boosted the radio industry morale, bringing in its
wake, a marginally improved ad spend too.
advertising, however, that was expected to grow
at a galloping pace last year, did not, and today,
the largest chunk of advertising, 22 per cent, comes
from other media, prominently television. FMCG follows
with 14 per cent, durables with 12 per cent, finance
with 10 per cent, telecom with eight per cent, while
retail tails with eight per cent, according to Madison.
FM Nishchint Chawla believes more in programme
loyalty than brand recall
says retail has in fact picked up better in cities
like Lucknow rather than metros like Delhi and Mumbai.
Also, as media planners say, most advertisers prefer
to spread their FM monies to minimise risk, in the
absence of reliable research on listenership. RED
FM COO Nishchint Chawla however says that one needs
to differentiate between 'retail' and 'local' advertising.
Local brands can also be large and contribute in
a big way, particularly to Delhi RED's revenues,
says Chawla, with hardware shops and even beauty
parlours coming on board.
though, most research also shows that over 60 per
cent of ads are in the non prime band - afternoon,
while only about 10 to 15 per cent of total spots
are in the hyped morning and evening bands, thanks
probably to the deal structures entered into with
of the victims of the opening up of the radio airwaves
in the country unfortunately has been the state
owned All India Radio, which has been unable to
match the aggressive marketing and sales pitches
of the private players despite good listenership.
The ORG Marg Radio Review in fact states that "awareness
levels of government owned Vividh Bharati ranks
third in terms of overall awareness, ahead of private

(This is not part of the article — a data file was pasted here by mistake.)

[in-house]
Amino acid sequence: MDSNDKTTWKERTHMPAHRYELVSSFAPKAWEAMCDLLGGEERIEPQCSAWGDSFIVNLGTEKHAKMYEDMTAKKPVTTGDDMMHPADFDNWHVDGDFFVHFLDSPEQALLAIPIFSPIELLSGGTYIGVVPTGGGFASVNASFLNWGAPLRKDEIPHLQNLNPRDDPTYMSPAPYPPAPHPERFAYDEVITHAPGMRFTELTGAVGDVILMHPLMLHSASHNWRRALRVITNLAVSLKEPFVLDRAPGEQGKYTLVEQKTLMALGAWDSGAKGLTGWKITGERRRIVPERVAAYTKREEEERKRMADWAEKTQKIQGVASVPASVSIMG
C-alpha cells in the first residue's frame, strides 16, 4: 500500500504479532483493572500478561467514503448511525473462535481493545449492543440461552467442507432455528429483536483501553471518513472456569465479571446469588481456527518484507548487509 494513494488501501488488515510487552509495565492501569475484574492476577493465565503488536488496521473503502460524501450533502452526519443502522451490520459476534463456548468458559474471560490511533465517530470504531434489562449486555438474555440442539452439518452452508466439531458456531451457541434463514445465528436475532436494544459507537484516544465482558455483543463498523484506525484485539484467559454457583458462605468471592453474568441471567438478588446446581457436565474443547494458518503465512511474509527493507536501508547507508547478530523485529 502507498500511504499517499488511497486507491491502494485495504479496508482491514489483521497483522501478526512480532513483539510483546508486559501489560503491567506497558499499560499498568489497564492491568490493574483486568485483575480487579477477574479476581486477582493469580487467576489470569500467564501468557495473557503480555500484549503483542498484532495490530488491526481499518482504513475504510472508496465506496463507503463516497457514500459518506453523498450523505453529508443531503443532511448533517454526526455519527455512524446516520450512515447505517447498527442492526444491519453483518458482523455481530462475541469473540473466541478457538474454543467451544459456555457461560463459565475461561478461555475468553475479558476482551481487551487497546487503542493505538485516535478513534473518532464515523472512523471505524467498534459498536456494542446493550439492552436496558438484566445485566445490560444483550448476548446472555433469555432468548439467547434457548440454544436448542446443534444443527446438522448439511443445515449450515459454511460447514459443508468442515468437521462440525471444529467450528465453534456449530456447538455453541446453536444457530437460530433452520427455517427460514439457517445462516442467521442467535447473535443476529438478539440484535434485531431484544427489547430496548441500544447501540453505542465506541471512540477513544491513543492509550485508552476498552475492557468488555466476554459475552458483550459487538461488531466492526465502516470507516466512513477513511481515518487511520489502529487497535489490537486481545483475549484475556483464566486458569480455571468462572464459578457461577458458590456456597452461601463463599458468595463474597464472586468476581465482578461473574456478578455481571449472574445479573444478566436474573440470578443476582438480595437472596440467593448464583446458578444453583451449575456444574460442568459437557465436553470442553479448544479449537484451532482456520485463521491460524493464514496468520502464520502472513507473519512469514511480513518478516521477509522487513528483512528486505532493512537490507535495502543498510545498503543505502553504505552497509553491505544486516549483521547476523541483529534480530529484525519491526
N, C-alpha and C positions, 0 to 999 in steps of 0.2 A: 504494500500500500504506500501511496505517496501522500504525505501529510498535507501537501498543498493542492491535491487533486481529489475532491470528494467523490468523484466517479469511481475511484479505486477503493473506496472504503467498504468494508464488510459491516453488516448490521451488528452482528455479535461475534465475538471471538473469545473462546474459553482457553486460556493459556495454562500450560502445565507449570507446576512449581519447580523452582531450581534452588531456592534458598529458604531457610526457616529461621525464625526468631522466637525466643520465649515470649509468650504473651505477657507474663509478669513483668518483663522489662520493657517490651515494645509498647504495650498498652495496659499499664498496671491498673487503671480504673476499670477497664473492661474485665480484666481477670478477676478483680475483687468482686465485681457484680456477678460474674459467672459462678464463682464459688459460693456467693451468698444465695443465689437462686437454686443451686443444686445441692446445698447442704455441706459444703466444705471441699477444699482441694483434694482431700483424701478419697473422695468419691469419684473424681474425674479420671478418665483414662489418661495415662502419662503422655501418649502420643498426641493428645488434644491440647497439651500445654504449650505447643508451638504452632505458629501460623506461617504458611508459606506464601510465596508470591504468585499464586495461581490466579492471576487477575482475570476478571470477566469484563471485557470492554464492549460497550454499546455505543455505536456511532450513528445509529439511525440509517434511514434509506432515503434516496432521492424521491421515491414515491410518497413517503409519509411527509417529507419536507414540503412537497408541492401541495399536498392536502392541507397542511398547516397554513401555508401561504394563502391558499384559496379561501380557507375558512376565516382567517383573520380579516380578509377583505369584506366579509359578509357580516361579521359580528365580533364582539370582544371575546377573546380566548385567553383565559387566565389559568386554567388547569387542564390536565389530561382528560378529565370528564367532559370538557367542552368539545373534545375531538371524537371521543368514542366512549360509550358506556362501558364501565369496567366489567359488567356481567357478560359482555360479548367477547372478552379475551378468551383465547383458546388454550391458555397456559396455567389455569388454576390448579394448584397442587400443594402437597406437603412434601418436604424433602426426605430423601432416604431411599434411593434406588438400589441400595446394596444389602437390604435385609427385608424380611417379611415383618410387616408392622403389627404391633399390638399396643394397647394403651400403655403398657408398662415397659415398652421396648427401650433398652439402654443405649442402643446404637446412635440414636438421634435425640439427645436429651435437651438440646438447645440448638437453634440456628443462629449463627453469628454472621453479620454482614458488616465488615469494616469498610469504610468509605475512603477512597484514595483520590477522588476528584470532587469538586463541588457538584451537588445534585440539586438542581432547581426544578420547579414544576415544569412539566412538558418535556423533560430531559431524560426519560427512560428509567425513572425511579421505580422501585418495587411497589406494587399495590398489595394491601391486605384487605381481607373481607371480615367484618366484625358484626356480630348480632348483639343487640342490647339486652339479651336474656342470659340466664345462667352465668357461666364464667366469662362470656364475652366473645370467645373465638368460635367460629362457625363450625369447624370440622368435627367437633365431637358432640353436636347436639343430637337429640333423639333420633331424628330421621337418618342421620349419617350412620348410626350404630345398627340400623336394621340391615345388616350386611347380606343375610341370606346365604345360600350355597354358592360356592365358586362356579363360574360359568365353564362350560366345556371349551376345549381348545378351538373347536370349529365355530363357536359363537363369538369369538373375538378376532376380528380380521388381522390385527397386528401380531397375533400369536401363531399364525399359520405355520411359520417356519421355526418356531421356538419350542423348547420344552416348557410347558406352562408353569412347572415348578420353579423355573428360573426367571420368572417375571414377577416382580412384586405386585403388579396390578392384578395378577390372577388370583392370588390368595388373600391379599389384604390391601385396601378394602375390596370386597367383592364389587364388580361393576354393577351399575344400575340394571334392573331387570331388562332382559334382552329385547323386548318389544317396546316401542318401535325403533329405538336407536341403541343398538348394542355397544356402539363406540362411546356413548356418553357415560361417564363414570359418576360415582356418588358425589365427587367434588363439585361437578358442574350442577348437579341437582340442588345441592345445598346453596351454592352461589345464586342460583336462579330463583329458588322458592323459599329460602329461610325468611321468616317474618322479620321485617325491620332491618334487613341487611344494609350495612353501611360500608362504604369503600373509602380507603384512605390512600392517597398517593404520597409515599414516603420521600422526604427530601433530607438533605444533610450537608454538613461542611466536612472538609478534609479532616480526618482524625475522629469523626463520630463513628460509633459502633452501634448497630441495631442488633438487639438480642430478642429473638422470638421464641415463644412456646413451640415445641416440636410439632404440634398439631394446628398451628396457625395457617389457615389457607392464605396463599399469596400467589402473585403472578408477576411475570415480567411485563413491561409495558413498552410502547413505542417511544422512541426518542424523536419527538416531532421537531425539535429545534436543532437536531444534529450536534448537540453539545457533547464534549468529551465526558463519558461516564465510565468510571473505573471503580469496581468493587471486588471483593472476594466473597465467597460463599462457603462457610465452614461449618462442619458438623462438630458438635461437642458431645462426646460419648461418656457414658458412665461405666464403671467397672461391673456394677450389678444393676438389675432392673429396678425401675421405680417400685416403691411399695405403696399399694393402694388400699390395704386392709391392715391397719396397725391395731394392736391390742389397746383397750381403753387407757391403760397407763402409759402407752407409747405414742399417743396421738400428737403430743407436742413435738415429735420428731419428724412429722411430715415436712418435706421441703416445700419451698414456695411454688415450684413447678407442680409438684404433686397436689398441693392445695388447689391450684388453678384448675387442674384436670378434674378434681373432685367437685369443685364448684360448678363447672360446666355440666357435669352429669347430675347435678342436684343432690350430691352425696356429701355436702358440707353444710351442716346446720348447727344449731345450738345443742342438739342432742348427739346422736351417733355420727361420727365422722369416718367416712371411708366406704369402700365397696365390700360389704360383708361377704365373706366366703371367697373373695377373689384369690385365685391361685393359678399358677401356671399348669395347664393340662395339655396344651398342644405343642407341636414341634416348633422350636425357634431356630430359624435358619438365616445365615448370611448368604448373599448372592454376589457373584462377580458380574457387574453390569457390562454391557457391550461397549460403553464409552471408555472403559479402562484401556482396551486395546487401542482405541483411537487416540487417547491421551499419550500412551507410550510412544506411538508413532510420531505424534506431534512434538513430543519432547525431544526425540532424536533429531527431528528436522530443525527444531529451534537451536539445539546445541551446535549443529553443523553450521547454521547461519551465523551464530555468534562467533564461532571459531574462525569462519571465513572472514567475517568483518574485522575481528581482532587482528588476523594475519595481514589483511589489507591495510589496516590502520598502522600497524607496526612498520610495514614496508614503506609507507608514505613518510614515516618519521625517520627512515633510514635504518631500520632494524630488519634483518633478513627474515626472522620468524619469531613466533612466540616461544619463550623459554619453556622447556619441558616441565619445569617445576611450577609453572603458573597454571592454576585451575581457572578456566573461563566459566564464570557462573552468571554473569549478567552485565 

players RED, WIN and GO."
show that the unemployed, the retired and the
homebound are the major listeners of FM radio
aside from Radio City's experiments, has remained
homogenous fare across stations. Sporadically, stations
announce contests, game shows, tambola and celebrity
interviews, but staple fare remains Bollywood music
and incessant RJ chatter. Praveen Tripathi, President
South Asia, Regional Director Strategic Planning,
Zenithmedia says, "The ultimate bonding that radio
as a medium will have with its audiences will be
driven by editorial creativity." The message finally
got through to stations in the last half of 2003,
when RED finally got a nod from viewers after roping
in veteran compere Ameen Sayani to host a music
show that has been recently expanded into a four
day show. Innovative measures like interstitials,
RJ mentions and fillers too are being used, radio
ads are beginning to sound original and not the
soundtracks of TVCs. Mirchi has floated the Kaan
awards for creativity in advertising, but its a
slow climb uphill to the advertisers' door.
first year generated barely 220 million rupees in
revenues in Mumbai, while the second year of operations
will take that figure up by an estimated 18 to 20
per cent. Still leaving a huge gap between the nearly
Rs 500 million that had to be coughed up annually
by Mumbai alone.
2004 be better?
many are loath to predict the future, going by last
years' bitter fruits, Parigi seems confident that
the task force recommendations will be accepted
and implemented. In the Entertainment Network offices,
names of two more proposed stations are put up.
Despite Sumo's despondency, Radio City's Lucknow
station too continues to live.
show hasn't stopped for FM. Hopefully, 2004 will
sing a cheerier tune for it.
the fight's all about........
share in the ad pie will grow to six or seven per
cent in four to five years" - an interview with
Managing Director & Chief Executive Officer, Entertainment
Network (India) Limited A P Parigi